Hanqin Tian, Chaoqun Lu, Jia Yang, Kamaljit Banger, Deborah N. Huntinzger, Christopher R. Schwalm, Anna M. Michalak, Robert Cook, Philippe Ciais, Daniel Hayes, Maoyi Huang, Akihiko Ito, Atul Jain, Huimin Lei, Jiafu Mao, Shufen Pan, Wilfred M. Post, Shushi Peng, Benjamin Poulter, Wei Ren, Daniel Ricciuto, Kevin Schaefer, Xiaoying Shi, Bo Tao, Weile Wang, Yaxing Wei, Qichun Yang, Bowen Zhang and Ning Zeng

      Accepted manuscript online: 11 MAY 2015 05:31AM EST | DOI: 10.1002/2014GB005021

      Key Points

      • Simulated historical (1901-2010) SOC dynamics varies largely among models
      • 10 TBMs agree that climate and land use change have reduced SOC stocks
      • Rising CO2 and N deposition are prone to increase SOC with varying magnitudes
    8. Temperature, oxygen, and vegetation controls on decomposition in a James Bay peatland

      Michael Philben, James Holmquist, Glen MacDonald, Dandan Duan, Karl Kaiser and Ronald Benner

      Accepted manuscript online: 6 MAY 2015 02:47PM EST | DOI: 10.1002/2014GB004989

      Key Points

      • Biochemical indices were used to determine decomposition in a peat core
      • Decomposition was highest with high oxygen exposure time and vascular vegetation
      • Higher temperatures during peat formation did not appear to affect decomposition
    9. You have full text access to this OnlineOpen article
      Spatial and temporal contrasts in the distribution of crops and pastures across Amazonia: A new agricultural land-use dataset from census data since 1950

      P. Imbach, M. Manrow, E. Barona, A. Barretto, G. Hyman and P Ciais

      Accepted manuscript online: 5 MAY 2015 01:31PM EST | DOI: 10.1002/2014GB004999

    10. N-loss isotope effects in the Peru oxygen minimum zone studied using a mesoscale eddy as a natural tracer experiment

      Annie Bourbonnais, Mark A. Altabet, Chawalit N. Charoenpong, Jennifer Larkum, Haibei Hu, Hermann W. Bange and Lothar Stramma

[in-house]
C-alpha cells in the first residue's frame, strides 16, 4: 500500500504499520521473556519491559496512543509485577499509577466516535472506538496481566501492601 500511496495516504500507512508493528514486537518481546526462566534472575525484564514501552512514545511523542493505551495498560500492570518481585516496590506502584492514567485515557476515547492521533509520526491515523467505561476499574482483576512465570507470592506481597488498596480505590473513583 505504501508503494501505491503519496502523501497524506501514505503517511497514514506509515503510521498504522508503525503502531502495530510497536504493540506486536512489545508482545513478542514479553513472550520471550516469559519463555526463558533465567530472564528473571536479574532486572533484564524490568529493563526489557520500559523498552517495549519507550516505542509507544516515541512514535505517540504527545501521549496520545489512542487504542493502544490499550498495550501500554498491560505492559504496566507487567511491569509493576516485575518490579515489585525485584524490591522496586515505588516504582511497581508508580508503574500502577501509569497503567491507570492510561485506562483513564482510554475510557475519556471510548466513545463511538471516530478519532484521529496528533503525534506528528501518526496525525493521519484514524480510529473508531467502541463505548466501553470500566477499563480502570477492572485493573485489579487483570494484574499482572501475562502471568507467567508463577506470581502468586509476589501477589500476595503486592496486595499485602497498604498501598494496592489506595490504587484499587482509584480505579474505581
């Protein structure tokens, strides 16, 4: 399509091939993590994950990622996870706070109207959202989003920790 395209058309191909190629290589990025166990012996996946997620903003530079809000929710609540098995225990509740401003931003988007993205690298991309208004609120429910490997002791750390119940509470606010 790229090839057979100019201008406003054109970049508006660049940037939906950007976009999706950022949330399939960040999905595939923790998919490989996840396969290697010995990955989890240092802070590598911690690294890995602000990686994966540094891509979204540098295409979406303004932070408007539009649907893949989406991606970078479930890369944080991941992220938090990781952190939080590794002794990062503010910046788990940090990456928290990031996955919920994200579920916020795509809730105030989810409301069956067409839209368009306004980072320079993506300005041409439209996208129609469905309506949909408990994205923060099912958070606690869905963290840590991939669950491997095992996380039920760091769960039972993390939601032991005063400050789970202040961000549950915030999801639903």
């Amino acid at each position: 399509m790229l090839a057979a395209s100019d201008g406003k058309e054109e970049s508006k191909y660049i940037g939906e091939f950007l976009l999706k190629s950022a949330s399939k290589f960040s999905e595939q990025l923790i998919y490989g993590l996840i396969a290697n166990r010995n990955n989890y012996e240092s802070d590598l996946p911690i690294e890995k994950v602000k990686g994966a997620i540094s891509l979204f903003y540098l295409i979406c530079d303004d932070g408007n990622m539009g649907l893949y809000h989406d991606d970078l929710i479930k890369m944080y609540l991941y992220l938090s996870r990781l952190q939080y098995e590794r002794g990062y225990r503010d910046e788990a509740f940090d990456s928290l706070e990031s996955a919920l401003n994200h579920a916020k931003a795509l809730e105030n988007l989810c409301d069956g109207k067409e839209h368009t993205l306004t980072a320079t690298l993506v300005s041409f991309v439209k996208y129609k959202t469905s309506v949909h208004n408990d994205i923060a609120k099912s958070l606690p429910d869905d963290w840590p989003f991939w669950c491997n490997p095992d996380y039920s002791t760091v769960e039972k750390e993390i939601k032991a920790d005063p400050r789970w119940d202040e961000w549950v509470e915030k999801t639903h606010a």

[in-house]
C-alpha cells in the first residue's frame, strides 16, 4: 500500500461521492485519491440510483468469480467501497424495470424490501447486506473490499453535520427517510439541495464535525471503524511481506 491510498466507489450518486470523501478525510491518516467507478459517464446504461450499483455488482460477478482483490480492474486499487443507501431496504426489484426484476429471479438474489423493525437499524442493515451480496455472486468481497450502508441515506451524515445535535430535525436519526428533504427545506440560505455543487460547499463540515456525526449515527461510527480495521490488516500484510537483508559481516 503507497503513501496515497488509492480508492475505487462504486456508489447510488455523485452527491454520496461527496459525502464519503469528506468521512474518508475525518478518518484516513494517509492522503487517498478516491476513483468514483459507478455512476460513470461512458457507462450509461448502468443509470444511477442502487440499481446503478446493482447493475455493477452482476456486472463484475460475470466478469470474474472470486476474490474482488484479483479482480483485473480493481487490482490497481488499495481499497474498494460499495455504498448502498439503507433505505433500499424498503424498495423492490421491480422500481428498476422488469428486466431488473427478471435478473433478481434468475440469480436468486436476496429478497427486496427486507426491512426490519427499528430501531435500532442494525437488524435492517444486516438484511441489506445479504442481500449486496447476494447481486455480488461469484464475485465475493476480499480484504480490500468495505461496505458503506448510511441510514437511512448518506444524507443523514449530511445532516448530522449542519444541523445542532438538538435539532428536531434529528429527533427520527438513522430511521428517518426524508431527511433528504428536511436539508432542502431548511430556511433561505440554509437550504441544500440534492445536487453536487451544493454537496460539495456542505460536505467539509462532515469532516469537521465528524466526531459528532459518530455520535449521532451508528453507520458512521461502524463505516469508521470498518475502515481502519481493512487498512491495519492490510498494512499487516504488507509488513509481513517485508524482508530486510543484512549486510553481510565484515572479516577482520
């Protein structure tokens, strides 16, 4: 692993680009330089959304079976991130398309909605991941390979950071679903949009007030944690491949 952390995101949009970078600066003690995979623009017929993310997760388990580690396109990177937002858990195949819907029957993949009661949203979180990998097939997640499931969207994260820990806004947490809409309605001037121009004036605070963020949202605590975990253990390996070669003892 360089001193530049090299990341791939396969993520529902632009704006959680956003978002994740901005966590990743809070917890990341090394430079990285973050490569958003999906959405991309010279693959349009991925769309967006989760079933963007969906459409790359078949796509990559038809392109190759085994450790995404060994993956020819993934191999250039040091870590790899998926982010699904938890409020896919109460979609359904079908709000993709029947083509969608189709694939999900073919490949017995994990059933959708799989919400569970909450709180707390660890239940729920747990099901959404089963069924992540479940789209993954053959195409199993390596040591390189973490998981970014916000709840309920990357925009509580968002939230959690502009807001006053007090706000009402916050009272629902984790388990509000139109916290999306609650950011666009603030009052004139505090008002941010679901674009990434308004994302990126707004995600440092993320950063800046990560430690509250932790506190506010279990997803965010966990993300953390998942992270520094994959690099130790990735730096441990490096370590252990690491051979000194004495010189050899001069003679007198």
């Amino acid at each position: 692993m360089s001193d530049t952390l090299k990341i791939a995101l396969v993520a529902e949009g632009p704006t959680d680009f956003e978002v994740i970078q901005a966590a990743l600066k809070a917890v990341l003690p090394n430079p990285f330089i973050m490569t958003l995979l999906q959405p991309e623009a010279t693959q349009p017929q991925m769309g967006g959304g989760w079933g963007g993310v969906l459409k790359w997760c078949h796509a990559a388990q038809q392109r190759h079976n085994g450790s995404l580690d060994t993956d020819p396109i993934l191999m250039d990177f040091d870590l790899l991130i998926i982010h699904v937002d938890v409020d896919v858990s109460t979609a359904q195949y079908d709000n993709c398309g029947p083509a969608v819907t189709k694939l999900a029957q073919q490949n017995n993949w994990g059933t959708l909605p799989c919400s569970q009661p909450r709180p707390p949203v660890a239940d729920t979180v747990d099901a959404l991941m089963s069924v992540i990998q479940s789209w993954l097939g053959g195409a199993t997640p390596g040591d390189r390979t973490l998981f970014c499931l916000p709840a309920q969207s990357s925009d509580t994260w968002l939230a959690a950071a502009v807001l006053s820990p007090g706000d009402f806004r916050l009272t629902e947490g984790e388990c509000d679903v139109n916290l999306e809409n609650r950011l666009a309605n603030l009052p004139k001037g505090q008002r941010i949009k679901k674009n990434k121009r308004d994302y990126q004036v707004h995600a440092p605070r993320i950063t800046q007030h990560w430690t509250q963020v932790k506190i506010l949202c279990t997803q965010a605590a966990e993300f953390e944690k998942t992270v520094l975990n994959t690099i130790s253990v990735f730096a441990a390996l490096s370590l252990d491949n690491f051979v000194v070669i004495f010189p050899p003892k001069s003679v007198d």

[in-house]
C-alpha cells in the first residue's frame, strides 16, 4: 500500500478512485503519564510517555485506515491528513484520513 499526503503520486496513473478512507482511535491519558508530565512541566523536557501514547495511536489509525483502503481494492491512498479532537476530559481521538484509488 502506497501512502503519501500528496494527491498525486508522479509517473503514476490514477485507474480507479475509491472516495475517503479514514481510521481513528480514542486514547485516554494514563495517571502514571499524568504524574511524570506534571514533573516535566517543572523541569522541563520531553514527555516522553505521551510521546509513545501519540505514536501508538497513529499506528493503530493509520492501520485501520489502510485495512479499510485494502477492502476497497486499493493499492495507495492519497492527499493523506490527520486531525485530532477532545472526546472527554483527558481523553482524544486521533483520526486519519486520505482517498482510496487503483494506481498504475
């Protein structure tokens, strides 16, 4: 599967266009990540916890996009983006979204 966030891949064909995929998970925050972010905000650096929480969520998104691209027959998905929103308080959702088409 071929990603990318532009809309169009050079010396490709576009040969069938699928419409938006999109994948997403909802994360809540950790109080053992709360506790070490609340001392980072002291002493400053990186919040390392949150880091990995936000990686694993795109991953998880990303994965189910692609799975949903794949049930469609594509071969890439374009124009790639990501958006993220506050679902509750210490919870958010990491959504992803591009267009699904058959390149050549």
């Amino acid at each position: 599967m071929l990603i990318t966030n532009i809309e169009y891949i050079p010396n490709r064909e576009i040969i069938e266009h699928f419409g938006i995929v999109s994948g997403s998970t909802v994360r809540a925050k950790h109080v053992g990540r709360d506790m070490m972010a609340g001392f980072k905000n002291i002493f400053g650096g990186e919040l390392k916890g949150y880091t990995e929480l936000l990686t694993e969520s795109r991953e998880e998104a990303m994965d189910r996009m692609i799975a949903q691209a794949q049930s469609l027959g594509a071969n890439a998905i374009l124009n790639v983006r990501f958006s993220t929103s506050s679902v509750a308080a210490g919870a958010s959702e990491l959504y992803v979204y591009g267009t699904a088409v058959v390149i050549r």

Accepted manuscript online: 25 APR 2015 08:41AM EST | DOI: 10.1002/2014GB005001

      Key Points

      • Large N-loss signals were observed in a mesoscale eddy
      • Nitrite oxidation increases the overall isotope effect of nitrate reduction
      • Low isotope effects for net N-loss were estimated
    11. Patterns and drivers of change in organic carbon burial across a diverse landscape: insights from 116 Minnesota lakes

      Robert D. Dietz, Daniel R. Engstrom and N. J. Anderson

      Accepted manuscript online: 23 APR 2015 06:08PM EST | DOI: 10.1002/2014GB004952

      Key Points

      • Organic carbon (OC) burial has increased in most lakes during the past 150 years
      • Land use is the most important driver of spatiotemporal variation in OC burial
      • The greatest burial increase occurred shortly following Euro-American settlement
    12. Multi-century changes in ocean and land contributions to climate-carbon feedbacks

      J. T. Randerson, K. Lindsay, E. Munoz, W. Fu, J. K. Moore, F. M. Hoffman, N. M. Mahowald and S. C. Doney

      Accepted manuscript online: 21 APR 2015 05:01PM EST | DOI: 10.1002/2014GB005079

      Key Points

      • We assessed climate-carbon feedbacks with CESM1 to 2300 for RCP/ECP8.5
      • Ocean carbon sensitivity to climate change proportional to heat content
      • Climate influence on carbon largest in Atlantic Ocean and neotropical forests
    13. A revised global estimate of dissolved iron fluxes from marine sediments

      A. W. Dale, L. Nickelsen, F. Scholz, C. Hensen, A. Oschlies and K. Wallmann

      Accepted manuscript online: 7 APR 2015 06:20AM EST | DOI: 10.1002/2014GB005017

      Key Points

      • Global dissolved iron flux from margin sediments of 109 +/- 55 Gmol yr-1
      • Benthic dissolved iron flux has been underestimated in the marine iron cycle
      • Iron scavenging rates in water column probably higher than currently presumed